Chileans are a special breed of people. At first they seem lazy and a little rough around the edges, but when you get to know them they are honest, funny and hard working people. When you step over the threshold of anyone's house, you are instantly family, "una hijita" (a little daughter). They would happily give you the shirts of their backs without asking for a thing in return. They love you with food and will gladly give whatever is in their house to you without asking for anything in return. One teacher gave me a tour of her house, pulled a matching pair of earrings and necklace out of her closet and told me to give it to my mom as a gift. She doesn't even know my mom!!! I feel that in our country, people are friendly and always give you a helping hand, but we also expect things to be just and fair and for each individual to be able to take care of himself. Chileans are one big family and they love you and open their home to you as if you really were a daughter. I think the part that really got me was that I let myself be loved by these Chileans. I finally let myself go into their culture. It's incredible and difficult to explain, but for this, my heart became bound to the people in Puerto Montt and I never had such a hard time saying goodbye to a place. And the people there had a hard time saying goodbye to me too.


A desperdida is a farewell party, and I had a solid week of them booked before leaving. I had one on Thursday night with the other volunteers, Friday night with the teachers, Saturday night with my friends, Sunday afternoon with another group of teachers, Monday morning with the school, and Tuesday night with my basketball team. My bus left Wednesday.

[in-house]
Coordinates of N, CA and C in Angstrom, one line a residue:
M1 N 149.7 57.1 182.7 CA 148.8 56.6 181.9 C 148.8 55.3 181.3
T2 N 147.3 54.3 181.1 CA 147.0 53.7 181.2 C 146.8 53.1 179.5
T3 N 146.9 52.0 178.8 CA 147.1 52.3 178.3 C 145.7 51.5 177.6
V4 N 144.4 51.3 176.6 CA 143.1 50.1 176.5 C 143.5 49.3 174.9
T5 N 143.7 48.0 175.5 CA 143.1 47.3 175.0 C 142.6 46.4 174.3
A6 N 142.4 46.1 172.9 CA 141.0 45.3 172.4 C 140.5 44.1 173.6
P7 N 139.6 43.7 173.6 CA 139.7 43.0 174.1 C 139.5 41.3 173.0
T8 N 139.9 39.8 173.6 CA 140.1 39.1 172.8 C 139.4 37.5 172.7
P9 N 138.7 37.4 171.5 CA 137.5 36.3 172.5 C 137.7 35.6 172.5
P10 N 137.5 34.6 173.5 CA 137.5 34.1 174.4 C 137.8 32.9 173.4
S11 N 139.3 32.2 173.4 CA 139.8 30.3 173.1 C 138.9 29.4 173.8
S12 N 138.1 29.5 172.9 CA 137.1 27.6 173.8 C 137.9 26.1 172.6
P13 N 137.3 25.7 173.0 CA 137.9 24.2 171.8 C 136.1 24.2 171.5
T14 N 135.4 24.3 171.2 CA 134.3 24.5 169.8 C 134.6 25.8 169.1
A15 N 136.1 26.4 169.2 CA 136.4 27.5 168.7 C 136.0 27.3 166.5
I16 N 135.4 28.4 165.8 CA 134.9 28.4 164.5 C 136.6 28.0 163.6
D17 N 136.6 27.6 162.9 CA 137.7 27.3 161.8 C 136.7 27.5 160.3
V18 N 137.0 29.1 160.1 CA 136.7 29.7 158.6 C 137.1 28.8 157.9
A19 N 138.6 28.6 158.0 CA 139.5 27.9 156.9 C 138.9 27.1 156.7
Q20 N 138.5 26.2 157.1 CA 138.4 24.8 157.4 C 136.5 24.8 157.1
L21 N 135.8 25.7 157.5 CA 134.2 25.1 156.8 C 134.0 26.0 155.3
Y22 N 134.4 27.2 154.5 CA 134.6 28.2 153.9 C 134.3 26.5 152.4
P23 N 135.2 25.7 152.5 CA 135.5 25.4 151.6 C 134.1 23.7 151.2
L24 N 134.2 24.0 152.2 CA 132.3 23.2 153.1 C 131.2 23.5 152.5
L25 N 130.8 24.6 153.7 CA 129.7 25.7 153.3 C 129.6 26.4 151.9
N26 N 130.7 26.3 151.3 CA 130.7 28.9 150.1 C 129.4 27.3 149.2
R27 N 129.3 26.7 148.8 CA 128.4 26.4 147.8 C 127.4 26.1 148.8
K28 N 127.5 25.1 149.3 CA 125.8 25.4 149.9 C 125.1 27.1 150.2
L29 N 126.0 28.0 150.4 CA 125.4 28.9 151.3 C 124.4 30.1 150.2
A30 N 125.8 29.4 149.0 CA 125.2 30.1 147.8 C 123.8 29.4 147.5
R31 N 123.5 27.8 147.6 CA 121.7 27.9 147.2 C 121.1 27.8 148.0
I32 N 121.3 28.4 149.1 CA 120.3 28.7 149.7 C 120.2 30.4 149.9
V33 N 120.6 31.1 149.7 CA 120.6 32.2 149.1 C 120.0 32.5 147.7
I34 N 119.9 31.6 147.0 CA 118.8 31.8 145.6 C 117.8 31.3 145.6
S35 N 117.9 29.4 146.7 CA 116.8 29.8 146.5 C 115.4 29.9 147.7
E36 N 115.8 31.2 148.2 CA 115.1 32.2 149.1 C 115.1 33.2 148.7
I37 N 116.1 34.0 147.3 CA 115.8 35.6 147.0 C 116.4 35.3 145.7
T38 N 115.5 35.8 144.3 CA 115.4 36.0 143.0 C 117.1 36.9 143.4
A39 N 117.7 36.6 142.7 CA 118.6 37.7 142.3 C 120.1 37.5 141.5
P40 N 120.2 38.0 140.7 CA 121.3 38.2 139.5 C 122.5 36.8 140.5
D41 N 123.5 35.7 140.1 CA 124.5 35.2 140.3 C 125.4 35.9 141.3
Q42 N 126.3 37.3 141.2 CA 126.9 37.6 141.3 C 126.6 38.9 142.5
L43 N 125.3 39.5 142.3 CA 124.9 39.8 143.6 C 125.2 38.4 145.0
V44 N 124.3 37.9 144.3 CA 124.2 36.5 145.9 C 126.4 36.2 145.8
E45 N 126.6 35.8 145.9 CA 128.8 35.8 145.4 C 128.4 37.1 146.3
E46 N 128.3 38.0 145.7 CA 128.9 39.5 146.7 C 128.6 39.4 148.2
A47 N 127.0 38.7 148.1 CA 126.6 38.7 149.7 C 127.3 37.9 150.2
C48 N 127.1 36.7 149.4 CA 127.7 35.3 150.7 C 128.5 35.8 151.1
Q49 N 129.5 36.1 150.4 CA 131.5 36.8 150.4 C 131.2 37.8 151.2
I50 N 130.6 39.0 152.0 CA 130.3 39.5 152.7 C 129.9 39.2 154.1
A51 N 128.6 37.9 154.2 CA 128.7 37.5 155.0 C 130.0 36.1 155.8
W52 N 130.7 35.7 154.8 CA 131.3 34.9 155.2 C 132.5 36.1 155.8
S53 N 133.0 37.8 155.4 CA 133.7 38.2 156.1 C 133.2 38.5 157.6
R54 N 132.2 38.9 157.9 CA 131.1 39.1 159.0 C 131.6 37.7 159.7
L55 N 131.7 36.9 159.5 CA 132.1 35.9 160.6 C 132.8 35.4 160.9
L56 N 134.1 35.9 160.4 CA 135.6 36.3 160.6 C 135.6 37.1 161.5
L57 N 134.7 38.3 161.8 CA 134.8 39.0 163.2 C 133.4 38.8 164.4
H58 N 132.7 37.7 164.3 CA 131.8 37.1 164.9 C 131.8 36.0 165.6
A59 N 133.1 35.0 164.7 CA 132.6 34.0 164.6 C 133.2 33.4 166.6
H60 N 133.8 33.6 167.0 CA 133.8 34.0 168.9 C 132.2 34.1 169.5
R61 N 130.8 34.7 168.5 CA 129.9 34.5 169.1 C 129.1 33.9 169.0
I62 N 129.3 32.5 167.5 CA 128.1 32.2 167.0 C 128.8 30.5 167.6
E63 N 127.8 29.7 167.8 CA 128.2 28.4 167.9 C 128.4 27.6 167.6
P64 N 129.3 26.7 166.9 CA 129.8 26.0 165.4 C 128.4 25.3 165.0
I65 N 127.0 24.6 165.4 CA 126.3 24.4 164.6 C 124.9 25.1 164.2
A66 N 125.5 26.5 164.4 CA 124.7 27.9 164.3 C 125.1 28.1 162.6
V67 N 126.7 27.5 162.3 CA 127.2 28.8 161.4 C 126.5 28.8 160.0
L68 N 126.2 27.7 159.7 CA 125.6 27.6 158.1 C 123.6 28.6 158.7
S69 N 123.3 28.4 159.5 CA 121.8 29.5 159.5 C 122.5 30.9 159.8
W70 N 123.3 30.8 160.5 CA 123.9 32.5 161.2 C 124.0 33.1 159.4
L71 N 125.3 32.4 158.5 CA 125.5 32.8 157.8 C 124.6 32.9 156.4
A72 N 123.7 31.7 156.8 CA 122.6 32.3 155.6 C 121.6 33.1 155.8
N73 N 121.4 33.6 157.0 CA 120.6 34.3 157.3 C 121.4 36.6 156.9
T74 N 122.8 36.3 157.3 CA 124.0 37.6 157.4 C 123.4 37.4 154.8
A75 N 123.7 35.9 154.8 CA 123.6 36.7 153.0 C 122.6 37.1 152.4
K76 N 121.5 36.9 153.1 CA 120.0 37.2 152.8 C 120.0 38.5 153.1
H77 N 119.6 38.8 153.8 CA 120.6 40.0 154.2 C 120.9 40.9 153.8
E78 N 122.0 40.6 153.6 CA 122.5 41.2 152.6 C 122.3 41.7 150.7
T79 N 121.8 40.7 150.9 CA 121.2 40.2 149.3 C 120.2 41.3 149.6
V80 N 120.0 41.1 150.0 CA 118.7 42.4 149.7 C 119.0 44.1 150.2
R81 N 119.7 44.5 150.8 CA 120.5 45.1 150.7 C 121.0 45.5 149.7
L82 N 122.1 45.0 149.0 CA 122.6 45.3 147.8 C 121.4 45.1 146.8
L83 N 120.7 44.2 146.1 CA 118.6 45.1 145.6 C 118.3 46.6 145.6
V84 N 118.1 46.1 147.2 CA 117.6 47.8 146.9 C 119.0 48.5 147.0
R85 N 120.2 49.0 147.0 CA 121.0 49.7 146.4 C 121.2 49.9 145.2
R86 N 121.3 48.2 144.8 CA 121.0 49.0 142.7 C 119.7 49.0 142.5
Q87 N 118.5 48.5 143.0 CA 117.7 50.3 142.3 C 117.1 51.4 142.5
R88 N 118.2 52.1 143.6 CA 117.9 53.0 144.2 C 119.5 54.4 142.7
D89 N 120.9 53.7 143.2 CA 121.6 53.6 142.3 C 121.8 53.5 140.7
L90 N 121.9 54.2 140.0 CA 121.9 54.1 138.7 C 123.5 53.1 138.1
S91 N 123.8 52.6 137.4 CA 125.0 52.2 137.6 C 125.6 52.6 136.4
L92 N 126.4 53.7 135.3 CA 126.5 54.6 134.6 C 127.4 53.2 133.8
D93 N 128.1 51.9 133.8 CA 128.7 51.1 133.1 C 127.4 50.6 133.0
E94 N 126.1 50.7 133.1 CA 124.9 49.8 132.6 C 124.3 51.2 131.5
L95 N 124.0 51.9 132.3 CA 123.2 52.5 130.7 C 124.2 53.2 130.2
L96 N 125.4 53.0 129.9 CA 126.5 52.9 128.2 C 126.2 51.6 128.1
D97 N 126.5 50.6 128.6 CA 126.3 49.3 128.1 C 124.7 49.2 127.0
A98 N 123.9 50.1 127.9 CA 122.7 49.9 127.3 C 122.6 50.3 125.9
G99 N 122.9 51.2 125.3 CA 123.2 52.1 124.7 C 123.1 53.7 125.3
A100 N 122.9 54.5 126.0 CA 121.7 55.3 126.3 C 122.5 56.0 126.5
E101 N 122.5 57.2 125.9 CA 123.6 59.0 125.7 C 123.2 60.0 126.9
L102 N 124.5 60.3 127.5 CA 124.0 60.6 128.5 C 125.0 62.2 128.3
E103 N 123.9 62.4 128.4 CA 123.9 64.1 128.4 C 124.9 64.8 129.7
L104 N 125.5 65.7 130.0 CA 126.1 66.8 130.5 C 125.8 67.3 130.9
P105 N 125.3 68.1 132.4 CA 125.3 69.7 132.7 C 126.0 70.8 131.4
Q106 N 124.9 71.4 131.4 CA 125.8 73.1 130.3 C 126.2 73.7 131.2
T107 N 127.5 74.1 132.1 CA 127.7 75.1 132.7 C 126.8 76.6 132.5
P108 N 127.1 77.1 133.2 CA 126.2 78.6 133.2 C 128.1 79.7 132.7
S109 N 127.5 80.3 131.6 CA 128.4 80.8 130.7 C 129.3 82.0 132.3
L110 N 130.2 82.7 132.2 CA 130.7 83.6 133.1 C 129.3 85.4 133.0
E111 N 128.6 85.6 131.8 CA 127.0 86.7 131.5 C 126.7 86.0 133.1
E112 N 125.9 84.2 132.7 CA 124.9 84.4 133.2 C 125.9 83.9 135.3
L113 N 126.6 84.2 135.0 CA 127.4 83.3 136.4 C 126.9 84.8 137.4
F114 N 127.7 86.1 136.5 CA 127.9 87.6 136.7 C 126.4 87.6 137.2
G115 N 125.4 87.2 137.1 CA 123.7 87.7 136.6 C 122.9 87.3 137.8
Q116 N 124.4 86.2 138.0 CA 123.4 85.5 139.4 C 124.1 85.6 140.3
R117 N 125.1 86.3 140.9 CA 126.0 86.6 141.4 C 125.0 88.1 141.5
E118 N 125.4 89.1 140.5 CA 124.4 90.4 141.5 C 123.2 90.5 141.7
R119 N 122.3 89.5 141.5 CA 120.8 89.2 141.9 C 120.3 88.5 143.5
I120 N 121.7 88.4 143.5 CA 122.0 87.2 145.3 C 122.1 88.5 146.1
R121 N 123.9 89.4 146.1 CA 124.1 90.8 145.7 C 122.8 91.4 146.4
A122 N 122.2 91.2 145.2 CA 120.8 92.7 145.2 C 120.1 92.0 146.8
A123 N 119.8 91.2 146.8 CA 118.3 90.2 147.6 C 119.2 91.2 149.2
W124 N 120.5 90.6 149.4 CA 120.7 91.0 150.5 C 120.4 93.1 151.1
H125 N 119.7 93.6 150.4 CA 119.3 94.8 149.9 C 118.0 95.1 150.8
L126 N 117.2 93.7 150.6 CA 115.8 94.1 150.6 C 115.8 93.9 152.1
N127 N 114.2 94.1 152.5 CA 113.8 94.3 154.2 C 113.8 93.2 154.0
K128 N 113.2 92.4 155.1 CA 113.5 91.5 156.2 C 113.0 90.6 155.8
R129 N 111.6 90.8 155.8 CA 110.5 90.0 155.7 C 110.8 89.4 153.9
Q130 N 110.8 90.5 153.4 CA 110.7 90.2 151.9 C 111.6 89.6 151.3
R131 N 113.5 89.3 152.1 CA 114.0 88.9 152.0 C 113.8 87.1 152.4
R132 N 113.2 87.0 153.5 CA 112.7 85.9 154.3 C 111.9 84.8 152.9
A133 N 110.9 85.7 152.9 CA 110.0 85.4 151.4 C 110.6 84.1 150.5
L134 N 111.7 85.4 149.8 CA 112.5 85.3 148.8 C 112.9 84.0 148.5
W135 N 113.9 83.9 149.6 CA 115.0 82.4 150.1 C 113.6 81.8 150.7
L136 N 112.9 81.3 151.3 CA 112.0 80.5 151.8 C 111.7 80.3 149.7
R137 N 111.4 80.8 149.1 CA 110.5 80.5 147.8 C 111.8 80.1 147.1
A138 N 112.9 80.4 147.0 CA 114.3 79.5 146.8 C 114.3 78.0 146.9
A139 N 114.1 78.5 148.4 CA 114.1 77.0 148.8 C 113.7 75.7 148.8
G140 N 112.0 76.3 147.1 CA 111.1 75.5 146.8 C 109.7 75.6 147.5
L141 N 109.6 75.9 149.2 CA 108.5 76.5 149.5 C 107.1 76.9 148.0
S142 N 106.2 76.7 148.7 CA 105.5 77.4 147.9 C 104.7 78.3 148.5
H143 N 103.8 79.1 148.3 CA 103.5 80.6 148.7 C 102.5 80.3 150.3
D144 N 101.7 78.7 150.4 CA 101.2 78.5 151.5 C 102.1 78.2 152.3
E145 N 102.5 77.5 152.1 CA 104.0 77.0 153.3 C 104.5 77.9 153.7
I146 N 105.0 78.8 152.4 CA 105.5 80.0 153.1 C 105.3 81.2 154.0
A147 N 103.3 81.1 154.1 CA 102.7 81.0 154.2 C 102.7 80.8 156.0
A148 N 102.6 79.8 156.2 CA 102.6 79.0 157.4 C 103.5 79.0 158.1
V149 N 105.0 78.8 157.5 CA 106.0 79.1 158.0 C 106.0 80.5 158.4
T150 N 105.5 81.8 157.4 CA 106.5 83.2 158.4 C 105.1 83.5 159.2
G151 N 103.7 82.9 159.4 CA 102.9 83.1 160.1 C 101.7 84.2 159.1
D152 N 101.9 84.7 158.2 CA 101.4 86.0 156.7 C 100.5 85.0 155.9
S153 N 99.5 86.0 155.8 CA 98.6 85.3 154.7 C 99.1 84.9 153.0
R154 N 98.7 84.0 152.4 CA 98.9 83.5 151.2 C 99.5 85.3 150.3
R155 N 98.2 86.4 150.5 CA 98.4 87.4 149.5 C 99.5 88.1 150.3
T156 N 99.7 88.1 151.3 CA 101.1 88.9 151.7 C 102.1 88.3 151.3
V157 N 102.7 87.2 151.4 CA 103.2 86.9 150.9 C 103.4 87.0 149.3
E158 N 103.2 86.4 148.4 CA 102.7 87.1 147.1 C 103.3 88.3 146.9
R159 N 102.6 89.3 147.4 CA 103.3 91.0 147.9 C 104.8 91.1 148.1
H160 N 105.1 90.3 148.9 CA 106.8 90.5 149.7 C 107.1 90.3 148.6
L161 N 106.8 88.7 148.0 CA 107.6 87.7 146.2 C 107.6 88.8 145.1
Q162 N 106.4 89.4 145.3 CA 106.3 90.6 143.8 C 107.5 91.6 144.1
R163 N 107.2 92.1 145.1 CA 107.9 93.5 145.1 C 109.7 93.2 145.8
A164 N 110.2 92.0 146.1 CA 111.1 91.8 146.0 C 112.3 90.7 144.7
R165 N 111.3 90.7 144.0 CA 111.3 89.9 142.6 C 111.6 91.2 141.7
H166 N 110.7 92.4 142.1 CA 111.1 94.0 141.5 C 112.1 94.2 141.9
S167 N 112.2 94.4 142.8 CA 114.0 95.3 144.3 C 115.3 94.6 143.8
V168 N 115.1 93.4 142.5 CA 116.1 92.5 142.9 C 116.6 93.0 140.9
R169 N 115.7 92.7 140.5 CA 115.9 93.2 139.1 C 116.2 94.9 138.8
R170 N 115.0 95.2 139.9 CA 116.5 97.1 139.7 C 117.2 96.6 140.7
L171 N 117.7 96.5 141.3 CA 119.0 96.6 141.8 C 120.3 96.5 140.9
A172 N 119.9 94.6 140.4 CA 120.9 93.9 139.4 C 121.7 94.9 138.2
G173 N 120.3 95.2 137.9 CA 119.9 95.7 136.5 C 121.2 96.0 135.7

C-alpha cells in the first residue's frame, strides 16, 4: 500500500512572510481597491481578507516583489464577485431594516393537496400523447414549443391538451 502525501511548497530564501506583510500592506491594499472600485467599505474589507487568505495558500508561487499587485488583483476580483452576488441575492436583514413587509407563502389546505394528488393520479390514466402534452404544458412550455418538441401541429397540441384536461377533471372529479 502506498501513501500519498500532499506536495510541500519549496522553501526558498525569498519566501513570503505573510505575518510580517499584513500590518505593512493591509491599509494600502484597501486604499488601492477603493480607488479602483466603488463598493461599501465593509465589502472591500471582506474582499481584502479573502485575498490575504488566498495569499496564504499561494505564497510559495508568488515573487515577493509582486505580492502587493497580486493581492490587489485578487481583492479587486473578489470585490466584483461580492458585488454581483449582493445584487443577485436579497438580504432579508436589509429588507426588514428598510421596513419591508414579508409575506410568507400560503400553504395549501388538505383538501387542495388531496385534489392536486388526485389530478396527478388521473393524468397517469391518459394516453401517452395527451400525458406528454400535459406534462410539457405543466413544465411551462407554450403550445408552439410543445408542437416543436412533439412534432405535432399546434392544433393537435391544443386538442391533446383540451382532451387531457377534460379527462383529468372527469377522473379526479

I received so many wonderful gifts and the hardest part was leaving the school. Half of the students were there in the cafeteria to say farewell. I was shocked! They had a slideshow presentation, a few speeches, 2 students sang a song for me and 2 couples danced the cueca for me because they know I love it. I cried. Then we had cake for breakfast. It was difficult for me to walk out the door without one last photo or one last adios. One student didn't let me go, and these are high schoolers, not little kids! I had no idea what kind of impact I was making at this school, but at the farewell I realized how special my time here was, for both the students and for myself.